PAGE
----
• 15-32°F: This is when things get a bit more complicated & clothing will vary based on a few different scenarios:
    • Quick potty break right outside the door? A higher risk dog should wear a coat. Other dogs should be fine nakey for just a minute.
    • Short walk? Put a coat on, especially if your dog is higher risk. If your pet will be walking near ice melt or icy areas, if your dog’s paws get easily irritated, or if your dog has hairy paws that easily collect snow – add boots!
    • Highly active for a longer period of time? If your dog is not at higher risk, they should be okay in just boots, depending on the activity.
    • Low activity for a longer period of time? We recommend an insulated coat and boots. Bring a blanket if your dog will be stationary. If your pet is at higher risk, we advise keeping them at home.
    • Ice fishing? If you have a heated shelter on the ice, your dog should be okay without extra clothing or gear. We do recommend bringing along a cozy, warm blanket or dog bed for them to lie on though. If your shelter is not heated, leave your dog at home!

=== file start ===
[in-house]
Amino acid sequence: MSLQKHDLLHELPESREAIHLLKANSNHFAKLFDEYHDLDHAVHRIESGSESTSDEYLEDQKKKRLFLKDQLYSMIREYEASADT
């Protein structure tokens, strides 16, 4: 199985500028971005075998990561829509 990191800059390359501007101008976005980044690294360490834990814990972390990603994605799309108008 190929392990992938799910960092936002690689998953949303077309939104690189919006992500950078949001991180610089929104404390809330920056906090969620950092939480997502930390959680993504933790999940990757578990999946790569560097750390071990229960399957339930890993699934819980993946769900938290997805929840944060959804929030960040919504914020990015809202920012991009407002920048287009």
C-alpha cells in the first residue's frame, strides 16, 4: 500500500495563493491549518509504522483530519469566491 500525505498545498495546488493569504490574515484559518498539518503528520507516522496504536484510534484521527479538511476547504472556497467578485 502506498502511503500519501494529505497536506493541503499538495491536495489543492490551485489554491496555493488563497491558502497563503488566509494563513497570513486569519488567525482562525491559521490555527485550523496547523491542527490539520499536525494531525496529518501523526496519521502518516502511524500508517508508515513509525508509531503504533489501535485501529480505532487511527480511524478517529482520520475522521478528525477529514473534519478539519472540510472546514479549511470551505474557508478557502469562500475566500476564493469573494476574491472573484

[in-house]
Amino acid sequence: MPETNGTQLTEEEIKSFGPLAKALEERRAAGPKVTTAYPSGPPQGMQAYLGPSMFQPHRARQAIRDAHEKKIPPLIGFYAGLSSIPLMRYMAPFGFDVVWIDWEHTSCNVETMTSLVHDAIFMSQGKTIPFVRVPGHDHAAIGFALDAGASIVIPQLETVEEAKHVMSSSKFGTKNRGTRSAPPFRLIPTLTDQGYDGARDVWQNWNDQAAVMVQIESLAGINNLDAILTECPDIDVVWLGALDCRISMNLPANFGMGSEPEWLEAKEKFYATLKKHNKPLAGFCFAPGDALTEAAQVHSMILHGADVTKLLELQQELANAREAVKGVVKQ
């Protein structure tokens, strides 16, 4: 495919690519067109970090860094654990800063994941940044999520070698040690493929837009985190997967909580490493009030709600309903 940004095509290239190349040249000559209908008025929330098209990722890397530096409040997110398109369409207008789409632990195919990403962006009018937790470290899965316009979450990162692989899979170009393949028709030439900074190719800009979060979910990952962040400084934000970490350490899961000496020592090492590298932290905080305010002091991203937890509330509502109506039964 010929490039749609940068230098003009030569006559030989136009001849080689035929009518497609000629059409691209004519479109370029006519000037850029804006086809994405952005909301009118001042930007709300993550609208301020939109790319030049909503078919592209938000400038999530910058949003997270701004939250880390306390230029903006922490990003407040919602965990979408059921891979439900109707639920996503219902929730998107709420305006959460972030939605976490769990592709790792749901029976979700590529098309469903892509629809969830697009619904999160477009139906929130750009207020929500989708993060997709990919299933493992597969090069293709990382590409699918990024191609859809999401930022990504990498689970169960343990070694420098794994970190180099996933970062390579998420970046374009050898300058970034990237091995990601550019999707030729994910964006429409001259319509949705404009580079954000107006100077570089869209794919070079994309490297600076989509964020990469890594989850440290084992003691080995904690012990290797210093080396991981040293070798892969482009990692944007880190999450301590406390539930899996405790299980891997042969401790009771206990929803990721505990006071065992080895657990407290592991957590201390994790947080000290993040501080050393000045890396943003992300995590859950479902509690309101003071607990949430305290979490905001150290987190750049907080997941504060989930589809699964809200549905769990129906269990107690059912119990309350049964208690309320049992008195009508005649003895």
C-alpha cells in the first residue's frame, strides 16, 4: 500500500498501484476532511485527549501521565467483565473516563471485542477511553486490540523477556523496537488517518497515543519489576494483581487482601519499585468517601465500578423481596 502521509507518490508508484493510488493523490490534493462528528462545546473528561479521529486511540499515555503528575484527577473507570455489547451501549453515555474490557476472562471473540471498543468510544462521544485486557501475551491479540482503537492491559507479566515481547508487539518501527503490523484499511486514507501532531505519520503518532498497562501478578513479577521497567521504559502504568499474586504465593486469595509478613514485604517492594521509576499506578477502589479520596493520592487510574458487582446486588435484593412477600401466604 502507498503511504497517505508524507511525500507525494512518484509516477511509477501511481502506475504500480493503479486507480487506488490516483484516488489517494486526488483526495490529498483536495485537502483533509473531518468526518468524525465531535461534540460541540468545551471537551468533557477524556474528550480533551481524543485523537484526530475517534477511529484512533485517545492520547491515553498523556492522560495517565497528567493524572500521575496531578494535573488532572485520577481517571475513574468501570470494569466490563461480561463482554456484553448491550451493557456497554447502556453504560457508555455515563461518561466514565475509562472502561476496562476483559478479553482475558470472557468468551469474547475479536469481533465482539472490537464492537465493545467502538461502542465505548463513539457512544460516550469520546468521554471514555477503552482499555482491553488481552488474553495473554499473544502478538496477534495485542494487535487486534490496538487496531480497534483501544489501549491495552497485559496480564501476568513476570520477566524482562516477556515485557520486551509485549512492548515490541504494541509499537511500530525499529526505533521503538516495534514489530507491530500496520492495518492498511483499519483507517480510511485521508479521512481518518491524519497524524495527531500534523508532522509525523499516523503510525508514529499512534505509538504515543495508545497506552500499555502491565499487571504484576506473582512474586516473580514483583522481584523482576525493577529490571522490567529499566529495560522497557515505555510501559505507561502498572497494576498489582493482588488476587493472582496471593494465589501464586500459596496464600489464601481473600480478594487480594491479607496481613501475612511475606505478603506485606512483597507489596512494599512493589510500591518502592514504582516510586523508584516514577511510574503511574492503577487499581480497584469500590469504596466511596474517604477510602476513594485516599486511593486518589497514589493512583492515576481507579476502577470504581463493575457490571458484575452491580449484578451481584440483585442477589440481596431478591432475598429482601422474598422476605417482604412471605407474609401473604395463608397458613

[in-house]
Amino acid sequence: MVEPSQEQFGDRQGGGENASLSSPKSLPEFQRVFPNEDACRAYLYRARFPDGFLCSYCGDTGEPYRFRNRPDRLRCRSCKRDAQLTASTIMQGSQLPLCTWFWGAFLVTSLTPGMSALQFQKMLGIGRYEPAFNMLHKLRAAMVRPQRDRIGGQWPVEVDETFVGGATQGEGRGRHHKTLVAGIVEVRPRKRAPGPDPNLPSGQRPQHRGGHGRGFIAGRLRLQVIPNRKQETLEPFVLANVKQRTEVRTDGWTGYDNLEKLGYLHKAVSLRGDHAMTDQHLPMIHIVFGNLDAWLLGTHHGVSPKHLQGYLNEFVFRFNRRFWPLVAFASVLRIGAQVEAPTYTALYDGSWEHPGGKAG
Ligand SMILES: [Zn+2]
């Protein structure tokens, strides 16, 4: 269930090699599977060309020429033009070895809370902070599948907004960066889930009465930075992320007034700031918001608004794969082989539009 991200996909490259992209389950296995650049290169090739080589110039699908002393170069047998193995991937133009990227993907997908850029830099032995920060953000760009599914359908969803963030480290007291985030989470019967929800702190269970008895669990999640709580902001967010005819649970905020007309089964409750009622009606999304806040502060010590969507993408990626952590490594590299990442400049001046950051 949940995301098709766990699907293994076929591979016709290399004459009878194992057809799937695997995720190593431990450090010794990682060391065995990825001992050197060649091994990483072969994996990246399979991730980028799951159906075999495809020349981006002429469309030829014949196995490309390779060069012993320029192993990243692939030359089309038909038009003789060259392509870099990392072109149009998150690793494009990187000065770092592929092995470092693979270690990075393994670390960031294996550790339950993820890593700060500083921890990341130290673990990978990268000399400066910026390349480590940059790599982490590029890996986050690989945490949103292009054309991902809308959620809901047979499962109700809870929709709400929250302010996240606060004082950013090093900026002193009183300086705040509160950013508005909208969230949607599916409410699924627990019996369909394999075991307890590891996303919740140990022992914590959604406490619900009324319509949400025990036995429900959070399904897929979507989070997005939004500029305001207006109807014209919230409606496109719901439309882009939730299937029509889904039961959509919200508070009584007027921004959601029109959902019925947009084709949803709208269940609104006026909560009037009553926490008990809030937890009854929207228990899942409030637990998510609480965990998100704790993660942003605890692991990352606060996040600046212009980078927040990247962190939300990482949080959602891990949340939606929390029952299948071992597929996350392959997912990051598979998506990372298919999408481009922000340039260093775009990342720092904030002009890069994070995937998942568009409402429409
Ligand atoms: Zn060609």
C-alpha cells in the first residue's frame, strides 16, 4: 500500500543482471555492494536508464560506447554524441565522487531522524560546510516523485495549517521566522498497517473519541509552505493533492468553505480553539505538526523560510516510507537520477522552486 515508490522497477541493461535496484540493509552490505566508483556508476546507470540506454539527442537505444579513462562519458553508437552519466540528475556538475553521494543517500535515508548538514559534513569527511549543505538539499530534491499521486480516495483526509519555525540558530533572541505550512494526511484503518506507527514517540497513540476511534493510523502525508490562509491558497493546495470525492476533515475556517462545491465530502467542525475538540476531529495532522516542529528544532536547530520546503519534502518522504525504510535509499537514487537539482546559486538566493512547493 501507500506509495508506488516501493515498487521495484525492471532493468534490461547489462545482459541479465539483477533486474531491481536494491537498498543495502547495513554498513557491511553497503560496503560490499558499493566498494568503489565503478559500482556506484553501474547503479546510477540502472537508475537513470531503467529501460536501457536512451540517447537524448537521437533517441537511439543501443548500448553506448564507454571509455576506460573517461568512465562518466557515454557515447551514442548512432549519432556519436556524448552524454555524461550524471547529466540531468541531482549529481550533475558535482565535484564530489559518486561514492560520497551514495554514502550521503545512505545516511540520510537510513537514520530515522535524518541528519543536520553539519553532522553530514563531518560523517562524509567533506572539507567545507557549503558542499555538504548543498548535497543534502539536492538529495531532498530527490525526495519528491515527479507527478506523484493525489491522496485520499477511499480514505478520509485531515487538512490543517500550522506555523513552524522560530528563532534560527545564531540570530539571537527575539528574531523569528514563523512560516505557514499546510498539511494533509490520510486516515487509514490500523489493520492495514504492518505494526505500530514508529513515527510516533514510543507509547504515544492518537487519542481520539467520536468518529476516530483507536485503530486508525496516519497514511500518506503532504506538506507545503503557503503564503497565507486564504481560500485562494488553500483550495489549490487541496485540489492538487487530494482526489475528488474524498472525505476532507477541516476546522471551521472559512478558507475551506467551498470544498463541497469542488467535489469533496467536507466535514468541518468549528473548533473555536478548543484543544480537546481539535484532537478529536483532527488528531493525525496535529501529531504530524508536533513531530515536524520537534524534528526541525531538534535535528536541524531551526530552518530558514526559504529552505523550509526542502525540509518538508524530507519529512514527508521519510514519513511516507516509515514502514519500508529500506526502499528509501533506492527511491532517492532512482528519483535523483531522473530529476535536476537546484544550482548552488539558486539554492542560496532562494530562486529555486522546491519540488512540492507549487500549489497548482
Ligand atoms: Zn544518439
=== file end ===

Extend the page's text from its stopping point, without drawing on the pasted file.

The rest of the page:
• Below 15°F: Just stay home! Only let your dogs out for a quick potty break. Be sure to clear a small area near the door to let them quickly in and out. If you live in an apartment or do not have easy in-and-out access, bundle up your pet in a coat and boots. Try to be as quick as possible!
  • The exception to all of this? Northern breeds. Huskies, Malamutes, Samoyeds, Akitas, etc., can typically handle subzero temperatures without any additional clothing or protective gear. You may want to consider boots for activities like mushing, but it’s not always necessary.